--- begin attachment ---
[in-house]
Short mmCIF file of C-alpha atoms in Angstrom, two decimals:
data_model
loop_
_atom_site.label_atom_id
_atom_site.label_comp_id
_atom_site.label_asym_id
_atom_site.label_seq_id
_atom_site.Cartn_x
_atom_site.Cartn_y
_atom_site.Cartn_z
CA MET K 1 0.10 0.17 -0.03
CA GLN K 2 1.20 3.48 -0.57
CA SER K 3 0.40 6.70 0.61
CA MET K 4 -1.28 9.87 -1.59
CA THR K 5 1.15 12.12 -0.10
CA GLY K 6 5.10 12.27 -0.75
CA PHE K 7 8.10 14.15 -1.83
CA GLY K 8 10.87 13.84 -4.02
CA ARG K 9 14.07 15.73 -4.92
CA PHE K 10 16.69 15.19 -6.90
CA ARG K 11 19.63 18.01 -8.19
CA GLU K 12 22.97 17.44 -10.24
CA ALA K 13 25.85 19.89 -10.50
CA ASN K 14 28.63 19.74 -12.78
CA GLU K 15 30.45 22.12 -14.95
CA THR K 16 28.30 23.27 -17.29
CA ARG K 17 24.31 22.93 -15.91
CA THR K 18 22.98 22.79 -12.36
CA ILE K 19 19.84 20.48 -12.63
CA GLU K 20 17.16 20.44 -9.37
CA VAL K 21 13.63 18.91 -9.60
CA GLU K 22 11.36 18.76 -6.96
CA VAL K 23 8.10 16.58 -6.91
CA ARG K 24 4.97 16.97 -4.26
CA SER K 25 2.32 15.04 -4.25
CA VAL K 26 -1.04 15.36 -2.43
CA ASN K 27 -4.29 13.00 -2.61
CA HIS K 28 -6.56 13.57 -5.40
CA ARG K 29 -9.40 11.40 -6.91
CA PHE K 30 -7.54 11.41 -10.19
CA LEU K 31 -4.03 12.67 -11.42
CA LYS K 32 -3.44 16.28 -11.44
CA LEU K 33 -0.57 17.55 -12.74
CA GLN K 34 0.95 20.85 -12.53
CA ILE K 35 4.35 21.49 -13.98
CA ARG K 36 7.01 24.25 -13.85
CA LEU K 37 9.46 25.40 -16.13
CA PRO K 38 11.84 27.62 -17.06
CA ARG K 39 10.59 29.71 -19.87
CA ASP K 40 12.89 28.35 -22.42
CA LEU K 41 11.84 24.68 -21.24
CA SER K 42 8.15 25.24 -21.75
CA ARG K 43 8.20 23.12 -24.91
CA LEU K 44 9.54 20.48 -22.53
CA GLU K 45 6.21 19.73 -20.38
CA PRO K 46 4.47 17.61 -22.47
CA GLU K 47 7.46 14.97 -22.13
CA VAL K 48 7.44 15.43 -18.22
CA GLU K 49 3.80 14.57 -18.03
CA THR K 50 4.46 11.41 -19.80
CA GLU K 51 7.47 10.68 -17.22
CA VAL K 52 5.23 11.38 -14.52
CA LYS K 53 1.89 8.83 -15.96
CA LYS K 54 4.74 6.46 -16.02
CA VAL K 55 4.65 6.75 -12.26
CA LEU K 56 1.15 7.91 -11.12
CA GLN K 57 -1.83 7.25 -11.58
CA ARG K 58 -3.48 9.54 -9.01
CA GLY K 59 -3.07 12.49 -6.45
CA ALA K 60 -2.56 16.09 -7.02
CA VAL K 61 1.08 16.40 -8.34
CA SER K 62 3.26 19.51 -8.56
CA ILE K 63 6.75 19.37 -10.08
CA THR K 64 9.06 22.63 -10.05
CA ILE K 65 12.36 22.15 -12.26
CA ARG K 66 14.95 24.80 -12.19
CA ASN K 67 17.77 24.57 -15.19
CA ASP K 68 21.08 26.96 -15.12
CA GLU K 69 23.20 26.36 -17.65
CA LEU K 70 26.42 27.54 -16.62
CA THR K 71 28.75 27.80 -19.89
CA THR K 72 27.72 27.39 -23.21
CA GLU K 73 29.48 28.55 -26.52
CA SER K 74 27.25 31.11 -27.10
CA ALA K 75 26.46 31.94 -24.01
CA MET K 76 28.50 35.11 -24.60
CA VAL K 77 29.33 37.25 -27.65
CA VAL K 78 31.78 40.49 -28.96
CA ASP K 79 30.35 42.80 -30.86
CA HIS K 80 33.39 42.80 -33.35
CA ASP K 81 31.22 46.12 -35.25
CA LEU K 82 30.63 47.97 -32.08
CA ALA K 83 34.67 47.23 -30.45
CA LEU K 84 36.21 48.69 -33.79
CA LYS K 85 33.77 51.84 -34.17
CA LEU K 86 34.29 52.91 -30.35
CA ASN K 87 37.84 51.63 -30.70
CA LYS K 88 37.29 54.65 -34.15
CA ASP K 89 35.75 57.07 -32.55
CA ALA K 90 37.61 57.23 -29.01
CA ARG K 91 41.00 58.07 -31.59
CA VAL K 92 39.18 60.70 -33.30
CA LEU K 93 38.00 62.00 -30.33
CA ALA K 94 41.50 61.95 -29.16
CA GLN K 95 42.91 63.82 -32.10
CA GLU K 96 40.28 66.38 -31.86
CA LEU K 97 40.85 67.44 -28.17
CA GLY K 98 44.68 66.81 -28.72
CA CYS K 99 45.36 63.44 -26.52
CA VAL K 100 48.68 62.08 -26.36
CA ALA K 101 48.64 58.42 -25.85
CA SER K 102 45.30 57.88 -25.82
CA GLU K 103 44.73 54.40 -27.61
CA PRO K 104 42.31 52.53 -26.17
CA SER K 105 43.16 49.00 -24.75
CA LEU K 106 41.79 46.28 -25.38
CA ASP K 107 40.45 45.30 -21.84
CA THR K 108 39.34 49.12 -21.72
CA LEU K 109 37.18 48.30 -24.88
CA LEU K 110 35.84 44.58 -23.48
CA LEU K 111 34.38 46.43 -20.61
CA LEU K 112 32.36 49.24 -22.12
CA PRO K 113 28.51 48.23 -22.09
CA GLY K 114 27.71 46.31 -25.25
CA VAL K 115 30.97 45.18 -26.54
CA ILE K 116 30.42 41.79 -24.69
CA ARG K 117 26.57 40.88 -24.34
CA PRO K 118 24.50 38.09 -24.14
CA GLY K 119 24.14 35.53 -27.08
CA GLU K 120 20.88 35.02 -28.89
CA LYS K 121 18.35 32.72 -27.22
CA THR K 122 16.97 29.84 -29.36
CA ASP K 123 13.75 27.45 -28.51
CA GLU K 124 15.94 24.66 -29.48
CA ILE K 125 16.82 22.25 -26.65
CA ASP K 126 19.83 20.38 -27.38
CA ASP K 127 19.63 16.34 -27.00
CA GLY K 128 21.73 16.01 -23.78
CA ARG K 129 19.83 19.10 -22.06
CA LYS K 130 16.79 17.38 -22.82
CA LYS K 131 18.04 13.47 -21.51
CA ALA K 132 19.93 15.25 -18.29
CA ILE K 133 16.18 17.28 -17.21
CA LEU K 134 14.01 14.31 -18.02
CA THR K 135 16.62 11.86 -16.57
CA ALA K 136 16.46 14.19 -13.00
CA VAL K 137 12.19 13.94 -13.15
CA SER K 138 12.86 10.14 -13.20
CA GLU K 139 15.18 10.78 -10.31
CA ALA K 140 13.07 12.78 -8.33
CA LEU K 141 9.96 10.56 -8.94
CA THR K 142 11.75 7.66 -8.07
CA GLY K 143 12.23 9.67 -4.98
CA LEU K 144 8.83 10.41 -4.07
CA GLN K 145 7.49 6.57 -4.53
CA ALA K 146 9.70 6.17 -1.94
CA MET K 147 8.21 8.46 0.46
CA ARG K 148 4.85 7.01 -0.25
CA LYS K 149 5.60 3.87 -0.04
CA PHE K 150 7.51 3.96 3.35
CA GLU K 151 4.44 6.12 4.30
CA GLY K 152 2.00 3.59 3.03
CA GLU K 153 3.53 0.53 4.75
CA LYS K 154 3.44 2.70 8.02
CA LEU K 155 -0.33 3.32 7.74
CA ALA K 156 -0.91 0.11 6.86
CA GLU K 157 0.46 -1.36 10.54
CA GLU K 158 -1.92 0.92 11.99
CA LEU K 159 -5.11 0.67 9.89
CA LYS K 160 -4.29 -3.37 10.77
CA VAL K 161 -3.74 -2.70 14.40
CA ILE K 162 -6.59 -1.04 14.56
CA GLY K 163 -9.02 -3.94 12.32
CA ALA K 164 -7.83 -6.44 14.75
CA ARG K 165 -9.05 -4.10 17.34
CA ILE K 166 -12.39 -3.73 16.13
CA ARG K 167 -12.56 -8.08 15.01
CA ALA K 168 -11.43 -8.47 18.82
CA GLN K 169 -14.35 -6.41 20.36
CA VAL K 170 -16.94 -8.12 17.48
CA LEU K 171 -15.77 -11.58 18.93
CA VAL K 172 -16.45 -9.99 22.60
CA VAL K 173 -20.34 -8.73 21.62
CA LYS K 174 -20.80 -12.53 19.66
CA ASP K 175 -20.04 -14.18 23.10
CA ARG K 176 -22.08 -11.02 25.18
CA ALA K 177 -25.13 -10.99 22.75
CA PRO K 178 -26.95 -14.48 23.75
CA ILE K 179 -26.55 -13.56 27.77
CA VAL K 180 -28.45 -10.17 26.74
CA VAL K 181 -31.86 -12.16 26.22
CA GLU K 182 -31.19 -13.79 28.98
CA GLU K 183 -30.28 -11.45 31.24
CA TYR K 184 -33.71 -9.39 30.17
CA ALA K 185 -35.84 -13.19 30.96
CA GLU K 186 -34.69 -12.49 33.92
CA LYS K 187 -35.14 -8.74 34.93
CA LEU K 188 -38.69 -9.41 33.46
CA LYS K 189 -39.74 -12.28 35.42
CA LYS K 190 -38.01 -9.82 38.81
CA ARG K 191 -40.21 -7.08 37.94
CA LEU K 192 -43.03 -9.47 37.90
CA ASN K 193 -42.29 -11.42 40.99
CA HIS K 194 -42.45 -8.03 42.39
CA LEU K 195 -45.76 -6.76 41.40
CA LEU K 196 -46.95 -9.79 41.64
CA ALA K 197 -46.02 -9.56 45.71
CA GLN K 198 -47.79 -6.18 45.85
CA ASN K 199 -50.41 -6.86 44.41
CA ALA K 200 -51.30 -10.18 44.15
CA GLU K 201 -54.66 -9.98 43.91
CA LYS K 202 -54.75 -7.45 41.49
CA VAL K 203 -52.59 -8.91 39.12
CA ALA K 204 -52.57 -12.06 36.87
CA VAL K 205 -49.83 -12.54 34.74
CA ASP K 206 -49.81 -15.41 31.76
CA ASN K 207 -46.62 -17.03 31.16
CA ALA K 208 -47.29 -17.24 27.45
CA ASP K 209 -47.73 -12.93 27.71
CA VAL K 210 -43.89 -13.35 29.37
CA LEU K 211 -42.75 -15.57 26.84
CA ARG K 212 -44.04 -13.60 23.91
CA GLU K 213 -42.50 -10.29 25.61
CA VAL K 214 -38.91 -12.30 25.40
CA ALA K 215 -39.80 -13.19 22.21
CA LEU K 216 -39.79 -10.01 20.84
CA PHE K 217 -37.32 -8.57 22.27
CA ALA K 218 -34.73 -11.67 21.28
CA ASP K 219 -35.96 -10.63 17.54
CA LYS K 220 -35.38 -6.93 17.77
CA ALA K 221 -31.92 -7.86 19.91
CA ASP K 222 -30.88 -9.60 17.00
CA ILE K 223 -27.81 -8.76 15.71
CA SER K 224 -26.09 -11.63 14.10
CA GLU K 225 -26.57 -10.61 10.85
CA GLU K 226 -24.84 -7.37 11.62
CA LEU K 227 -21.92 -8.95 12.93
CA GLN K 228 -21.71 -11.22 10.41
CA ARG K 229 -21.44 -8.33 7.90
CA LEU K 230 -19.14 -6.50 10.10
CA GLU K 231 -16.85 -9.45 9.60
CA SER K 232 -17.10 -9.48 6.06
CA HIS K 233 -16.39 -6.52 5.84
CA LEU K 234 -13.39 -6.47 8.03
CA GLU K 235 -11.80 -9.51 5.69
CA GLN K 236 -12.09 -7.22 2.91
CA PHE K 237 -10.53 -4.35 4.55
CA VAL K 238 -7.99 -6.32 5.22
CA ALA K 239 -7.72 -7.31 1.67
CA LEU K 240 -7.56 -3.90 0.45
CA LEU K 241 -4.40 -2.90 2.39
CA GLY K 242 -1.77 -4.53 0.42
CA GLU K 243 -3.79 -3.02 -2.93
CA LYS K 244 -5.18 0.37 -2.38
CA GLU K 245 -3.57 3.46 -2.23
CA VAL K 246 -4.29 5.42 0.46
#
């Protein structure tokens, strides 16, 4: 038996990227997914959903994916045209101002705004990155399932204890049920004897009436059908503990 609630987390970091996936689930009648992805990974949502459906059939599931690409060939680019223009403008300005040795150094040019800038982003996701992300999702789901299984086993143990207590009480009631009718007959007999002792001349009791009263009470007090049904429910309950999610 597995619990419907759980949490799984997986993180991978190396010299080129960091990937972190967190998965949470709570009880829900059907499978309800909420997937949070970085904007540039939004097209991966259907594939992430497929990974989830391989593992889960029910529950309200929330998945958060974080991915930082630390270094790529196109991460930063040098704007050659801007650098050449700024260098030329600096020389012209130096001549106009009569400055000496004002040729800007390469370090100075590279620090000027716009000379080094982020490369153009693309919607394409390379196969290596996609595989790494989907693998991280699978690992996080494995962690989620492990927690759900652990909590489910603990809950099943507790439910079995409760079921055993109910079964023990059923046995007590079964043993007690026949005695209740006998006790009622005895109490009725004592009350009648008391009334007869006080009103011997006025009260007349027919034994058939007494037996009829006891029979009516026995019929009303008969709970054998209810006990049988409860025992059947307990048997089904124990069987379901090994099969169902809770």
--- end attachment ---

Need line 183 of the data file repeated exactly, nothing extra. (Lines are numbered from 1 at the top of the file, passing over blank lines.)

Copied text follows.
CA VAL K 172 -16.45 -9.99 22.60